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Home Lifestyle Facing an unequal future: closing the Gender wealth gap

Facing an unequal future: closing the Gender wealth gap

by Uma
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Facing an unequal future: closing the Gender wealth gap

By Sophia, Family Financial Planner

Why is the gender wealth gap more important than the gender pay gap?

The gender pay gap is well known – four out of five companies in the UK still pay male employees more than female ones, according to the Guardian’s analysis of the government’s gender pay gap (https://www.theguardian.com/world/2023/apr/05/women-paid-less-than-men-four-out-of-five-employers-uk-gender-pay-gap). Whilst this continues to be shocking, the gender pay gap is unfortunately only part of the problem. 

The gender pay gap refers to how much women earn … but the gender wealth gap refers to how much women keep, and it is even worse. 

Wealth is created by investing in excess income and cash. It is a better measure of inequality – it consists of savings, investments, property, pensions, etc and these all contribute to financial security and freedom. 

My experience as a Financial Adviser has taught me that the wealthiest people are not necessarily the ones earning the most. They are the ones that keep the most. 

Why is this important? 

Wealthy people have financial well-being. 

Financial well-being doesn’t necessarily mean earning lots of money or having a nice car or a massive house. Financial well-being is a feeling – a feeling that you are comfortable with your financial situation – both today and in the future and can enjoy living the life you want. 

With living costs soaring, financial well-being will be top of mind for many people right now. 

Poor financial wellbeing can lead to anxiety and stress and a recent study by Champion Health noted that financial pressure is the top cause of stress outside of work (37%).

As suspected, money worries don’t have the same impact on everyone. Champion’s data (https://championhealth.co.uk/insights/financial-wellbeing-statistics/) shows that female employees are 33% more likely to experience financial stress compared to their male counterparts.

Additional research from Aon (https://www.aon.com/unitedkingdom/employee-benefits/resources/articles/financial-wellbeing-for-women-in-the-workplace.jsp), suggests there is a significant financial well-being gap between male and female employees.

The gender financial well-being gap is an outcome of the gender wealth gap. 

How does the gender wealth gap play out? 

The biggest impact I’ve seen on my female clients is at retirement.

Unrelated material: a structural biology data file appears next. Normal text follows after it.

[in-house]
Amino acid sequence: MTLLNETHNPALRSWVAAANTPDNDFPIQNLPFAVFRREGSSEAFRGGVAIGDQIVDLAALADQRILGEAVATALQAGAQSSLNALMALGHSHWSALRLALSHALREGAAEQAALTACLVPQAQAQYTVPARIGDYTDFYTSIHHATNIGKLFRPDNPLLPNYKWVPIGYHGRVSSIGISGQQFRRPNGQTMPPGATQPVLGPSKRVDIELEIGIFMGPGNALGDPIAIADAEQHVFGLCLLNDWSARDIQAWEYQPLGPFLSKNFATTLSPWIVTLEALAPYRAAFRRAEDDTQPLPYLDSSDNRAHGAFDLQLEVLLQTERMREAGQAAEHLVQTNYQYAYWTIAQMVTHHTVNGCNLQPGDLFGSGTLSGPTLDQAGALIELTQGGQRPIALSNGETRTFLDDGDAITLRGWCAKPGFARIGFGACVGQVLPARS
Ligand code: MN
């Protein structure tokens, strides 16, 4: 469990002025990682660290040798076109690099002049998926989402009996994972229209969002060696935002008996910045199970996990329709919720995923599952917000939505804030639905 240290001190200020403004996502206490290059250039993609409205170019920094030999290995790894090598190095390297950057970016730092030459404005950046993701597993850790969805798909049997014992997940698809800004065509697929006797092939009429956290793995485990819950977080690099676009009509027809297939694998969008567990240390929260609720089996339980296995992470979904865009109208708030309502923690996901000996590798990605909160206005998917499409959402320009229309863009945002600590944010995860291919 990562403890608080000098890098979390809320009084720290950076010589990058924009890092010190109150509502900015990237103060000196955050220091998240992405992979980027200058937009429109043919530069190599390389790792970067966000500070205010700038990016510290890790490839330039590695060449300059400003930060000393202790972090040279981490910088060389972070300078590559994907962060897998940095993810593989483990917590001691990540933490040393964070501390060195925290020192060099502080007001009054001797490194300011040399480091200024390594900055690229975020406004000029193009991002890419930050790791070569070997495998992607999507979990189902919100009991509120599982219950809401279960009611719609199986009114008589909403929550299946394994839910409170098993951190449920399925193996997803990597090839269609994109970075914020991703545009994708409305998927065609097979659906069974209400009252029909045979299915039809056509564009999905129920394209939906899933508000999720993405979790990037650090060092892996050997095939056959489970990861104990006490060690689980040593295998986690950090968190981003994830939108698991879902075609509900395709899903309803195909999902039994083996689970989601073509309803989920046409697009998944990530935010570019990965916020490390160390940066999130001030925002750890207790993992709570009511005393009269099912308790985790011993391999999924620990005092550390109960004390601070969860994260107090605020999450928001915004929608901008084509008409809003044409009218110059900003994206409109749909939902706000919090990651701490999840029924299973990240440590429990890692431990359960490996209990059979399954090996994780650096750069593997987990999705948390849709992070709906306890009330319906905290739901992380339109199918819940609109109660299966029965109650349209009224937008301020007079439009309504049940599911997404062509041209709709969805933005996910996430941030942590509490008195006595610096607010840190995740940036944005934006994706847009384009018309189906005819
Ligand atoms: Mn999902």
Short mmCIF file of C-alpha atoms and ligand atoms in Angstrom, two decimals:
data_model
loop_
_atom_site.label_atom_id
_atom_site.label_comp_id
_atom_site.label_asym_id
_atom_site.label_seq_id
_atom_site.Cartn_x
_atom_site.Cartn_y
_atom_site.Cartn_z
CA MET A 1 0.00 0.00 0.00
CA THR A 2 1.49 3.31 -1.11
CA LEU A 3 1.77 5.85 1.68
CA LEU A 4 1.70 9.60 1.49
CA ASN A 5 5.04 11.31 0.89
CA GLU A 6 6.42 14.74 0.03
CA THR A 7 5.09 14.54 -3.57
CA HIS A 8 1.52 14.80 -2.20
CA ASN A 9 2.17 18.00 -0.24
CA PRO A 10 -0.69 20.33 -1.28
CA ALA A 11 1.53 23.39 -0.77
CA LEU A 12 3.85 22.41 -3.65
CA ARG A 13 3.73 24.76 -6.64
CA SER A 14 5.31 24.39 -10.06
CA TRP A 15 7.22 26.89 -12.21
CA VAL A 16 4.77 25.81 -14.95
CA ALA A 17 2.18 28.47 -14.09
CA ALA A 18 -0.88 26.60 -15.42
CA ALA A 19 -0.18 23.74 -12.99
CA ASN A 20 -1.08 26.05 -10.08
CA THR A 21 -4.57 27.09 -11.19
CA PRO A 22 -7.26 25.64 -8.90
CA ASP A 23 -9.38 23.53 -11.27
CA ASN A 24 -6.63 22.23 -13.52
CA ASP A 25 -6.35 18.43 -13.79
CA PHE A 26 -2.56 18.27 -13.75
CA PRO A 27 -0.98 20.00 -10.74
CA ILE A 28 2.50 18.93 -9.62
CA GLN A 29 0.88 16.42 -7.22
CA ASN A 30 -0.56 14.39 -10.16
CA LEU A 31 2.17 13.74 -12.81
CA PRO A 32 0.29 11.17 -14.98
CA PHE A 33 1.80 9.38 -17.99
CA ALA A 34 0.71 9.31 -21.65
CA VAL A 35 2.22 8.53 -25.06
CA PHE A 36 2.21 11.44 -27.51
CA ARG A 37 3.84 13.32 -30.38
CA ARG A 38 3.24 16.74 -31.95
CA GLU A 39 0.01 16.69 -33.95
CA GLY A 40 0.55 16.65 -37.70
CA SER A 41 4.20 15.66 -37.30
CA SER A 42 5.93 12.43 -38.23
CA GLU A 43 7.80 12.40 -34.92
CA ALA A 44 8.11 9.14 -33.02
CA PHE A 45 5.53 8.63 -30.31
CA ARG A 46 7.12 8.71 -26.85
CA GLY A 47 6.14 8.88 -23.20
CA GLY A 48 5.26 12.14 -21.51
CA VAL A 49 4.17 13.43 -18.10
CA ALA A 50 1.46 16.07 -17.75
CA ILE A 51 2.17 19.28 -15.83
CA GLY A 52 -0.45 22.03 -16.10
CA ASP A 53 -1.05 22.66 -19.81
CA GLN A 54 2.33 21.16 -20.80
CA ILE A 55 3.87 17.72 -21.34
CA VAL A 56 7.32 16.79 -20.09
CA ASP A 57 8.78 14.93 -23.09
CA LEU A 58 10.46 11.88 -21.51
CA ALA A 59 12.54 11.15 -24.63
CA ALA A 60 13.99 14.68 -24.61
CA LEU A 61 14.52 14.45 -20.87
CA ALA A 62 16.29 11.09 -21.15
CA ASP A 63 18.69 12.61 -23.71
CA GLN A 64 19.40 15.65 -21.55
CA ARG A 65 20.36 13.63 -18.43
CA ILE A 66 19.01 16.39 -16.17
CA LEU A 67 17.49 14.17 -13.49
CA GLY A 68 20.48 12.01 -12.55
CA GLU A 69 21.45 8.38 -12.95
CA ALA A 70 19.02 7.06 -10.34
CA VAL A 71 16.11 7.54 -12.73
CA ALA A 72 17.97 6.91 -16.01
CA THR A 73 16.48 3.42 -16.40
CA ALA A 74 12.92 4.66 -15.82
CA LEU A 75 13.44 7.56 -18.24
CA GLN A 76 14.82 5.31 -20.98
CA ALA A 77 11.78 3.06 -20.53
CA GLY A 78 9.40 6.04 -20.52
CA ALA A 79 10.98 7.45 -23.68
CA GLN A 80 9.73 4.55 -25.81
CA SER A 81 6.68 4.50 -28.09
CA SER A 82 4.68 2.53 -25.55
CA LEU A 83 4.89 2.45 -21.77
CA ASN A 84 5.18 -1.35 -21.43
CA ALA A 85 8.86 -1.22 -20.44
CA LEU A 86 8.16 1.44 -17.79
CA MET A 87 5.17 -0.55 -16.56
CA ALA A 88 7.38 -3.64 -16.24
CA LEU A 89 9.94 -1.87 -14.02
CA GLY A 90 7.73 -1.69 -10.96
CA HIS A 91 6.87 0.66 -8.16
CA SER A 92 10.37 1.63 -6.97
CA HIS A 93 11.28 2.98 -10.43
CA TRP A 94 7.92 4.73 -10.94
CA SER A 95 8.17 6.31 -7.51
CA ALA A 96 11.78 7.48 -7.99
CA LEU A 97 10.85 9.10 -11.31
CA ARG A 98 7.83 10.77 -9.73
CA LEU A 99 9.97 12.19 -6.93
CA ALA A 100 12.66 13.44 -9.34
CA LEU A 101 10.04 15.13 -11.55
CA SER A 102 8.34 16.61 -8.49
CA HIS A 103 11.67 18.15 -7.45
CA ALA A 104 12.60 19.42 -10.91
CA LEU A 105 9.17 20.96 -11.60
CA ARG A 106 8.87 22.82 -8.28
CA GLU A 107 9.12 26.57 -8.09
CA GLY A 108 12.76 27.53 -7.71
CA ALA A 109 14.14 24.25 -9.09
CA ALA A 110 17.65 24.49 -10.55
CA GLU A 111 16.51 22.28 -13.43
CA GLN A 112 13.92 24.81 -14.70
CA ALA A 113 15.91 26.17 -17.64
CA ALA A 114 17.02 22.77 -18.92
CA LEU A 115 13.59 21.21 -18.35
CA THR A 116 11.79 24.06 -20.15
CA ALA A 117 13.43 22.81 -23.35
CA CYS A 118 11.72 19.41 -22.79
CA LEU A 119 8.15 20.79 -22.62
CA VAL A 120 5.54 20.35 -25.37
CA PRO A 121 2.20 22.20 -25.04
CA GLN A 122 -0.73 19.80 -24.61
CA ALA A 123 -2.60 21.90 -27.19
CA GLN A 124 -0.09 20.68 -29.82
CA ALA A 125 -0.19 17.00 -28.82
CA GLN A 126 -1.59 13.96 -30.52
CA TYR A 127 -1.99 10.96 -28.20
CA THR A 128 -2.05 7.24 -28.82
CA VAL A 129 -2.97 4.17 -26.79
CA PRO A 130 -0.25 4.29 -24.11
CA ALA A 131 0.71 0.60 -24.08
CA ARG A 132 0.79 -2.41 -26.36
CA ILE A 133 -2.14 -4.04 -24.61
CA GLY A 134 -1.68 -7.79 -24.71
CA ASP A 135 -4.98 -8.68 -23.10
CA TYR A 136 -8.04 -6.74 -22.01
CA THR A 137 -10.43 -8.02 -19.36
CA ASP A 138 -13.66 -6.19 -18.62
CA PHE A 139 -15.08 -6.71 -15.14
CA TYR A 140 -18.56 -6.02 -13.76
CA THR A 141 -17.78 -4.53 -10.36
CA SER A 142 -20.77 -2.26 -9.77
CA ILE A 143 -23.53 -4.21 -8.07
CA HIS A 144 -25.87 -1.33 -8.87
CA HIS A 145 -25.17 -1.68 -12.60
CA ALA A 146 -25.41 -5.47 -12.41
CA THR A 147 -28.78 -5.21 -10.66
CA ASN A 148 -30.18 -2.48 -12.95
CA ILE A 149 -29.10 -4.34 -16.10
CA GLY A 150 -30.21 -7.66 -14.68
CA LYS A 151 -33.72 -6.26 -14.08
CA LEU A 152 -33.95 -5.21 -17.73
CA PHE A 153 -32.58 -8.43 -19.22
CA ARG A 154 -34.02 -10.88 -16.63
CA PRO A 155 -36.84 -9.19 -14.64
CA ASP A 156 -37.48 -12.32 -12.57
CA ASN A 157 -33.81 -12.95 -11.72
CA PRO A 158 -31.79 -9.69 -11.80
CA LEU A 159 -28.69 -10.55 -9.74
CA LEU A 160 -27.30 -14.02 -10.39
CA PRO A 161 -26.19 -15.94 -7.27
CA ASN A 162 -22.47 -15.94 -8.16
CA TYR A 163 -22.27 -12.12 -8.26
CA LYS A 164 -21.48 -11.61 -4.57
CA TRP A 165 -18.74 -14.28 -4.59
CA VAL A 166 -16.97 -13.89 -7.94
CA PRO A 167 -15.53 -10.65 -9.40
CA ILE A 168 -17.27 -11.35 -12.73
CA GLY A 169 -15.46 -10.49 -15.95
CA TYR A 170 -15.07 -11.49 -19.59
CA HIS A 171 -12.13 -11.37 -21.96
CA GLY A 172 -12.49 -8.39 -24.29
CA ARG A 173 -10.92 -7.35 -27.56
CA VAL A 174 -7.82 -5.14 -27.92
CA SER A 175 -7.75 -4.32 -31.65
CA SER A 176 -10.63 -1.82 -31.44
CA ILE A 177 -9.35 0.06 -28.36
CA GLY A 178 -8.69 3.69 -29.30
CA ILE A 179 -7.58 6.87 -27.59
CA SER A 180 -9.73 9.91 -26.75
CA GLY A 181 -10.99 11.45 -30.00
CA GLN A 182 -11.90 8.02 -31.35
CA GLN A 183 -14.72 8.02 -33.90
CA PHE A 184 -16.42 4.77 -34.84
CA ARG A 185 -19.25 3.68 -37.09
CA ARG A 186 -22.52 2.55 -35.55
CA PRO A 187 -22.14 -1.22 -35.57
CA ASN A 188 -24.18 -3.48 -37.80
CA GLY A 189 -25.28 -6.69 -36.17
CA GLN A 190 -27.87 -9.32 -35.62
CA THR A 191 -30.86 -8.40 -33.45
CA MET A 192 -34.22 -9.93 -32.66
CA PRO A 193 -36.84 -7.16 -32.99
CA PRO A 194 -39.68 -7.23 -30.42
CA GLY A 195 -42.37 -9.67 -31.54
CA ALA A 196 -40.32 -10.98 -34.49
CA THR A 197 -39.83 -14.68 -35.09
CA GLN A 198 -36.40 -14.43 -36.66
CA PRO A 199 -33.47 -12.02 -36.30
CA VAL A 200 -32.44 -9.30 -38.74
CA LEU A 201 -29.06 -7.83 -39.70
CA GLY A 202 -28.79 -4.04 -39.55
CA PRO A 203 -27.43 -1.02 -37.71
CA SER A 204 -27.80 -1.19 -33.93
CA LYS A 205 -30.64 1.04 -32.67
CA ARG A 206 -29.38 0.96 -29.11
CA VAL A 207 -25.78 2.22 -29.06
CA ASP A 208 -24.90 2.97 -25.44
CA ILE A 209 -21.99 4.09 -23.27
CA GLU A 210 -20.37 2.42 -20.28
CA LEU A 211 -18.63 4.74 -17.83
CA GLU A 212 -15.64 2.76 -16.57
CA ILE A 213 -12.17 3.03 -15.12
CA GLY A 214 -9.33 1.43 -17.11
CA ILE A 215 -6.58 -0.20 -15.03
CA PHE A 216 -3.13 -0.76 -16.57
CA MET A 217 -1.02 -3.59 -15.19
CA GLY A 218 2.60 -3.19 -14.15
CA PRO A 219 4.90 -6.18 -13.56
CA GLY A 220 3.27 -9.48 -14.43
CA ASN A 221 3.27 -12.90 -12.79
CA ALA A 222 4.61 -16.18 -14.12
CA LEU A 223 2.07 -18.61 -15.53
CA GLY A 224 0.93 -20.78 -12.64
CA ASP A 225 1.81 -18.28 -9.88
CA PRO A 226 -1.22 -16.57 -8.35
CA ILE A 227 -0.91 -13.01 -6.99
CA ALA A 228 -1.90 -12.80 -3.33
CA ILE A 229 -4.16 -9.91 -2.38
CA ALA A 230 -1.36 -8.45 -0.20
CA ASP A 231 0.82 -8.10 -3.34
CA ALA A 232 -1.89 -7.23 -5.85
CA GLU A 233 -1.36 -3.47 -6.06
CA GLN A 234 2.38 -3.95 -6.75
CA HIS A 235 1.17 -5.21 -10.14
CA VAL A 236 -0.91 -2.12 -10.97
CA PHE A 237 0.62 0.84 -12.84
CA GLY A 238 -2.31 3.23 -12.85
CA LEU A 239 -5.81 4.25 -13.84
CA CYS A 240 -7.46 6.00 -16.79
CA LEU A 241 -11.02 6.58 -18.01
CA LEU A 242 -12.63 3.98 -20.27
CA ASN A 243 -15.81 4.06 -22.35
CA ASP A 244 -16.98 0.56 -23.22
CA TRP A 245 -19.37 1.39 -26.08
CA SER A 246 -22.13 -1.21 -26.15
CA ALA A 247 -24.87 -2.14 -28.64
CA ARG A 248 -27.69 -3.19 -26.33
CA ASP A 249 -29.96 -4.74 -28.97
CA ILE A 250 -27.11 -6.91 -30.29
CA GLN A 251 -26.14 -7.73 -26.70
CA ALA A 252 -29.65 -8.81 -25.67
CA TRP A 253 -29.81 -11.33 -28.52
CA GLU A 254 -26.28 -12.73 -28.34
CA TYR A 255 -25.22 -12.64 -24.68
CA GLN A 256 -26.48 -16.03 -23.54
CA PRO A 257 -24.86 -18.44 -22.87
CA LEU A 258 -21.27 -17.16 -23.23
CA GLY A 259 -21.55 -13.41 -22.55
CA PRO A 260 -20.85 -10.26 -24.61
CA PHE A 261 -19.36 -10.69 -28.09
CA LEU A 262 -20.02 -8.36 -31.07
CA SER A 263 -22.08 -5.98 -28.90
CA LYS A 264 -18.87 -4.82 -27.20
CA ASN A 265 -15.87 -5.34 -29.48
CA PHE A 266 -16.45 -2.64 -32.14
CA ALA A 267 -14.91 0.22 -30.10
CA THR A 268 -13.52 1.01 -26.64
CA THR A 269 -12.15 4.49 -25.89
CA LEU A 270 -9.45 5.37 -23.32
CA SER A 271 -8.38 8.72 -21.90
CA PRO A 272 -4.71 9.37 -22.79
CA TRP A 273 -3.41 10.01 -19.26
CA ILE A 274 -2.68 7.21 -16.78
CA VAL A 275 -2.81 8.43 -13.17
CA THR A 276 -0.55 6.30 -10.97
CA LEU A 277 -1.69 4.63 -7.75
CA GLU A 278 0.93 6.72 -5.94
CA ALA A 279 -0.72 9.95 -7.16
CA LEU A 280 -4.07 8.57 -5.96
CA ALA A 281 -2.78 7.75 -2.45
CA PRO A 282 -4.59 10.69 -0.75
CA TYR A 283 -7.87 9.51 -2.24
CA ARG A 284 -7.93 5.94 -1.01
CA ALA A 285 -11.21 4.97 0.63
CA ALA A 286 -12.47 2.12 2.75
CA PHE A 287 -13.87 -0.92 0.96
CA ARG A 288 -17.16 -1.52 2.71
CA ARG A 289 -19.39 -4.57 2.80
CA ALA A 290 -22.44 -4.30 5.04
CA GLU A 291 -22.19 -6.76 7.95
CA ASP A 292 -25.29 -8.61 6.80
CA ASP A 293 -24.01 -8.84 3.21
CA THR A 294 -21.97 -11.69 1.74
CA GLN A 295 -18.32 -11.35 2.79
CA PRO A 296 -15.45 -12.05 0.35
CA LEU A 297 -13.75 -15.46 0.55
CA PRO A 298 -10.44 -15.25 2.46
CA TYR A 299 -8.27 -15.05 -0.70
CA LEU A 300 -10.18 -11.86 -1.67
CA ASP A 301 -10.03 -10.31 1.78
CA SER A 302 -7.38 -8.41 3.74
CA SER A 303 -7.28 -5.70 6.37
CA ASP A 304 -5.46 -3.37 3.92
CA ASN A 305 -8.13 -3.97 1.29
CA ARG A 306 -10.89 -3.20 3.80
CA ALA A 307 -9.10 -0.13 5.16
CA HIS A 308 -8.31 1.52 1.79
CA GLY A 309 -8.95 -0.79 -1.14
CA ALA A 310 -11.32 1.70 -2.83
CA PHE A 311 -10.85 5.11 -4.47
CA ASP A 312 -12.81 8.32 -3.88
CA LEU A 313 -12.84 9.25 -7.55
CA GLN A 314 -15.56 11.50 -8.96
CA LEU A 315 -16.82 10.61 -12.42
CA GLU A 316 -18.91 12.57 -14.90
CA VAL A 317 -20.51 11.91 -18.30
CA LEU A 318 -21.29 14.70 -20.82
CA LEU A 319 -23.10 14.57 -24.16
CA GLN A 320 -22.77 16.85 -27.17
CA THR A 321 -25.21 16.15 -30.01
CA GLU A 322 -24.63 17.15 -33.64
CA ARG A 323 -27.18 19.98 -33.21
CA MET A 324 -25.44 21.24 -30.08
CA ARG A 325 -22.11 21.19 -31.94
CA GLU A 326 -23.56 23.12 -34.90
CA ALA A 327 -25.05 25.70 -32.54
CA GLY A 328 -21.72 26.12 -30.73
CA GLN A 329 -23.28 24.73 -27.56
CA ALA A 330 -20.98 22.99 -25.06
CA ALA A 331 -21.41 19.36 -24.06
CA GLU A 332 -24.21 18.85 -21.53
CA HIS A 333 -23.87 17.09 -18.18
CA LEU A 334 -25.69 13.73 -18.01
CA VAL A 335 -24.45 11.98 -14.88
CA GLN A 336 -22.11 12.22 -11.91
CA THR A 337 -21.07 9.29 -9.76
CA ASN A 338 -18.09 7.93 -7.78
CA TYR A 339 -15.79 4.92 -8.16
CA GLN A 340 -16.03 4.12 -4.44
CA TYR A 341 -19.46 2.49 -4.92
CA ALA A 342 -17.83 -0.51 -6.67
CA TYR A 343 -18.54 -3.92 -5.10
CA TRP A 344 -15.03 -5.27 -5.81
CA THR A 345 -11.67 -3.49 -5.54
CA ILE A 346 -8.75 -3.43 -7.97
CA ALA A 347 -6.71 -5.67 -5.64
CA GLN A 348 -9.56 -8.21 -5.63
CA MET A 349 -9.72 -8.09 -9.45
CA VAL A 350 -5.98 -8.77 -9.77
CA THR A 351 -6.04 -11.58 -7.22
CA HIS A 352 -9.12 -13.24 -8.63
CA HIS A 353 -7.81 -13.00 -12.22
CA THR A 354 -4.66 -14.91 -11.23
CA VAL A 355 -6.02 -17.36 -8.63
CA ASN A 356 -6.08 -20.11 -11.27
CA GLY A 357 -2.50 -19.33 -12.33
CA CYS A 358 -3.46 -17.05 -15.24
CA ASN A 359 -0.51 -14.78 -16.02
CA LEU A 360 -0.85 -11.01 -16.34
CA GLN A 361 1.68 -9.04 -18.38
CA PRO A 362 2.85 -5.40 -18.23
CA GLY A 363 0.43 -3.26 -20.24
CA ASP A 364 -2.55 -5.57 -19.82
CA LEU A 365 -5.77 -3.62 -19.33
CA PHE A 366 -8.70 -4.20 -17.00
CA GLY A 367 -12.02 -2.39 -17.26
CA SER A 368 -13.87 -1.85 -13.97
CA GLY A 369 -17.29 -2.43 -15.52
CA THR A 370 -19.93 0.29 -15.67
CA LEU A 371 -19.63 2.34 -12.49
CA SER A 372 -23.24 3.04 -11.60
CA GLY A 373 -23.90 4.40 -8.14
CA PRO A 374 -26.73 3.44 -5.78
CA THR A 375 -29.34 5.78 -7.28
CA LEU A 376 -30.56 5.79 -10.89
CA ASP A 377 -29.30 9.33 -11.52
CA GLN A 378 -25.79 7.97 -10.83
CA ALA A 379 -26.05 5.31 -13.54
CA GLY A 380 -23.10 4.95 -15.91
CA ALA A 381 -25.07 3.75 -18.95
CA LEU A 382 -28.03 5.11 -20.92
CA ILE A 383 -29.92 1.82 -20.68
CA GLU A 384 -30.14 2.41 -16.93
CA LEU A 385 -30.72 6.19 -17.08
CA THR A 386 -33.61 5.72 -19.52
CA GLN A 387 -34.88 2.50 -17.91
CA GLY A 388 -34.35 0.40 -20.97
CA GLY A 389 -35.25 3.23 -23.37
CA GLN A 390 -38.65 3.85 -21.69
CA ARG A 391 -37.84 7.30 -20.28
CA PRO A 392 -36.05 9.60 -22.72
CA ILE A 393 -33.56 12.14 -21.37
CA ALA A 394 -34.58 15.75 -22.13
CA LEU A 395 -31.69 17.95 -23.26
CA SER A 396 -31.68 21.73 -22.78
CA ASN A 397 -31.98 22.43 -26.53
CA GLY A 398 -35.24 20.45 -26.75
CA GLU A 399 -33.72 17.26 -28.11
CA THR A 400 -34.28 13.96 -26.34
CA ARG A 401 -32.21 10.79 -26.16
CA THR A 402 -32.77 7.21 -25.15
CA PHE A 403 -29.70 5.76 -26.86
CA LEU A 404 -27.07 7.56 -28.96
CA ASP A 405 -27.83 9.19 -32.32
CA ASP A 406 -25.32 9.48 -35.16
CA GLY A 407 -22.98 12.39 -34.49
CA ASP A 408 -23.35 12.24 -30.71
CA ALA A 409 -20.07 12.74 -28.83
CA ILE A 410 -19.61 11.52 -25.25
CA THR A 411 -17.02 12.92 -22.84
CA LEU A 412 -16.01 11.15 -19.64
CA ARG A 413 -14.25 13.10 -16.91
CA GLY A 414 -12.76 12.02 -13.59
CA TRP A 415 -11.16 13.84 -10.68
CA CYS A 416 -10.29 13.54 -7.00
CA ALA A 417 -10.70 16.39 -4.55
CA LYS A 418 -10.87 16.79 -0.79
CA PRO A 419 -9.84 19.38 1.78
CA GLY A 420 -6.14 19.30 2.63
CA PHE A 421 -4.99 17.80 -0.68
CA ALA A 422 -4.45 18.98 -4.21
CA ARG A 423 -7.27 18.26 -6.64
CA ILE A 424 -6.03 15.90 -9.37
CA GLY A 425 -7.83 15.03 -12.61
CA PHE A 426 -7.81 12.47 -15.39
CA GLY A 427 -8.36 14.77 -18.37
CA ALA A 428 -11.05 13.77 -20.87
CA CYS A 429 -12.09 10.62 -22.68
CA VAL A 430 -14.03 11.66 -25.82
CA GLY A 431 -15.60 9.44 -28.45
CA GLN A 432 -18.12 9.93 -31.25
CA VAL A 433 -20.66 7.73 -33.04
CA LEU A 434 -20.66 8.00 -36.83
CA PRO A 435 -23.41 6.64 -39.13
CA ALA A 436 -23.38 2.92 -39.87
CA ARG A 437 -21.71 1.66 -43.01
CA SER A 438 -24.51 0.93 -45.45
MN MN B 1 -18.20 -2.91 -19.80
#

At retirement age, women’s pensions are on average only one-third the size of men’s pensions and women statistically live longer so we actually need bigger pensions (https://www.insuringwomensfutures.co.uk/uploads/2017/03/COH_J012646-IWF-Pension-Life-Journey-Report-Update-P2.pdf). 

A study by NOW Pensions (https://www.nowpensions.com/app/uploads/2020/12/NP-gender-pensions-gap-report.pdf) showed that in order for women to retire at 65 with the same pension income as men, they would need to work from the age of four… 

There are a number of reasons contributing to the gender pensions gap but one of the most common is women traditionally taking time out of work to raise their children. 

Women aged 25 taking a 5-year career break will accumulate a pension pot 33% smaller than their male counterparts (https://www.nowpensions.com/about-us/fairpensionsforall/gender-pensions-gap/). 

The ownership of wealth between men and women starts to worsen when women reach their 30s. Evidence shows that once women have children, they are more likely to have little, or no savings (https://www.nowpensions.com/about-us/fairpensionsforall/gender-pensions-gap/).

Business ownership is also unequal. 1 in 3 entrepreneurs in the UK are women. Female-led businesses are only 44% of the size of male-led businesses (https://www.taxjustice.uk/uploads/1/0/0/3/100363766/wealth_tax_and_gender_-_final_paper.docx.pdf).

There is also significant bias in the availability of capital for female-led start-ups and this has a knock-on effect on the ability of these businesses to grow – less than 2% of funding goes to women-led businesses (https://www.taxjustice.uk/uploads/1/0/0/3/100363766/wealth_tax_and_gender_-_final_paper.docx.pdf). 

How can we close the gender wealth gap?

It all starts with financial education. It is why I launched my Instagram page (@Sophia_Financail_Planner) during lockdown to provide society with financial education as most of us never learn this at school or from our friends and family. 

Due to a lack of education, women tend to have lower confidence in money. I believe this also stems from culture – it was only in 1975 that women no longer needed a male signature to open a bank account – and traditionally men have managed the family finances. 

Research by the FCA (https://www.fca.org.uk/publication/research/financial-lives-survey-2020.pdf) shows that the majority of people who have low financial knowledge and confidence in managing financial matters were women (60%). 

One way for women to improve their financial knowledge and confidence is to seek advice from a Financial Adviser. It is why I chose to become one as, unsurprisingly, only 17% of Financial Advisers in the UK are women – and this number has barely changed for 20 years. I am really proud over 80% of my clients are women (including those in a couple). 

Just like with any industry – diversity of gender, thought, race, and socioeconomics is so important. In the world of financial planning and wealth management, we need more women (and diversity in general) because our clients are diverse. People tend to want to work with people they can relate to and therefore to encourage more women to invest and close the gender wealth gap, we need more female advisers to support them on their journey.